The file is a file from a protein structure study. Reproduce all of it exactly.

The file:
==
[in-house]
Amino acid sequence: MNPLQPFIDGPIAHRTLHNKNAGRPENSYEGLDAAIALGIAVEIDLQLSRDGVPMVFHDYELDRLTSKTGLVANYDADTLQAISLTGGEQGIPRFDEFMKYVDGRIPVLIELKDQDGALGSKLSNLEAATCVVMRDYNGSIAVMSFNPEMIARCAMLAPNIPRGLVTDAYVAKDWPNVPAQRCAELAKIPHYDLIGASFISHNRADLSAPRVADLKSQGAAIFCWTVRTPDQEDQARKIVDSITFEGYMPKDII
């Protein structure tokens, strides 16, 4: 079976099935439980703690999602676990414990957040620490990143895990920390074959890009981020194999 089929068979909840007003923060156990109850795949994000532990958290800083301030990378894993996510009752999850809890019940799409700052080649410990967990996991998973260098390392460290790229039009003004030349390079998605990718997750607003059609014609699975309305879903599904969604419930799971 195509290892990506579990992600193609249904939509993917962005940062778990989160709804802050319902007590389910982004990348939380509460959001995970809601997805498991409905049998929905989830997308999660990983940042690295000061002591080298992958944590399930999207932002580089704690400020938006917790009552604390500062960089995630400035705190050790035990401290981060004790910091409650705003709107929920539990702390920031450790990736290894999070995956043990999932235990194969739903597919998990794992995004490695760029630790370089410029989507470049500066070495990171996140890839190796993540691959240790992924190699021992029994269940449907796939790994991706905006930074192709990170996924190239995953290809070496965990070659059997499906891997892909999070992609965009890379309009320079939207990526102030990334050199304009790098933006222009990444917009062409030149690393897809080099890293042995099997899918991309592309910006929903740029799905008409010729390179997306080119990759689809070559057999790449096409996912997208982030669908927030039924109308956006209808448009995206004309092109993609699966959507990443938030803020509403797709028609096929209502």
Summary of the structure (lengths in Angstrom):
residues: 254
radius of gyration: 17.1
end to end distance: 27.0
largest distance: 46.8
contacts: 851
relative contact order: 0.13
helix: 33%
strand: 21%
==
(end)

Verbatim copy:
[in-house]
Amino acid sequence: MNPLQPFIDGPIAHRTLHNKNAGRPENSYEGLDAAIALGIAVEIDLQLSRDGVPMVFHDYELDRLTSKTGLVANYDADTLQAISLTGGEQGIPRFDEFMKYVDGRIPVLIELKDQDGALGSKLSNLEAATCVVMRDYNGSIAVMSFNPEMIARCAMLAPNIPRGLVTDAYVAKDWPNVPAQRCAELAKIPHYDLIGASFISHNRADLSAPRVADLKSQGAAIFCWTVRTPDQEDQARKIVDSITFEGYMPKDII
């Protein structure tokens, strides 16, 4: 079976099935439980703690999602676990414990957040620490990143895990920390074959890009981020194999 089929068979909840007003923060156990109850795949994000532990958290800083301030990378894993996510009752999850809890019940799409700052080649410990967990996991998973260098390392460290790229039009003004030349390079998605990718997750607003059609014609699975309305879903599904969604419930799971 195509290892990506579990992600193609249904939509993917962005940062778990989160709804802050319902007590389910982004990348939380509460959001995970809601997805498991409905049998929905989830997308999660990983940042690295000061002591080298992958944590399930999207932002580089704690400020938006917790009552604390500062960089995630400035705190050790035990401290981060004790910091409650705003709107929920539990702390920031450790990736290894999070995956043990999932235990194969739903597919998990794992995004490695760029630790370089410029989507470049500066070495990171996140890839190796993540691959240790992924190699021992029994269940449907796939790994991706905006930074192709990170996924190239995953290809070496965990070659059997499906891997892909999070992609965009890379309009320079939207990526102030990334050199304009790098933006222009990444917009062409030149690393897809080099890293042995099997899918991309592309910006929903740029799905008409010729390179997306080119990759689809070559057999790449096409996912997208982030669908927030039924109308956006209808448009995206004309092109993609699966959507990443938030803020509403797709028609096929209502």
Summary of the structure (lengths in Angstrom):
residues: 254
radius of gyration: 17.1
end to end distance: 27.0
largest distance: 46.8
contacts: 851
relative contact order: 0.13
helix: 33%
strand: 21%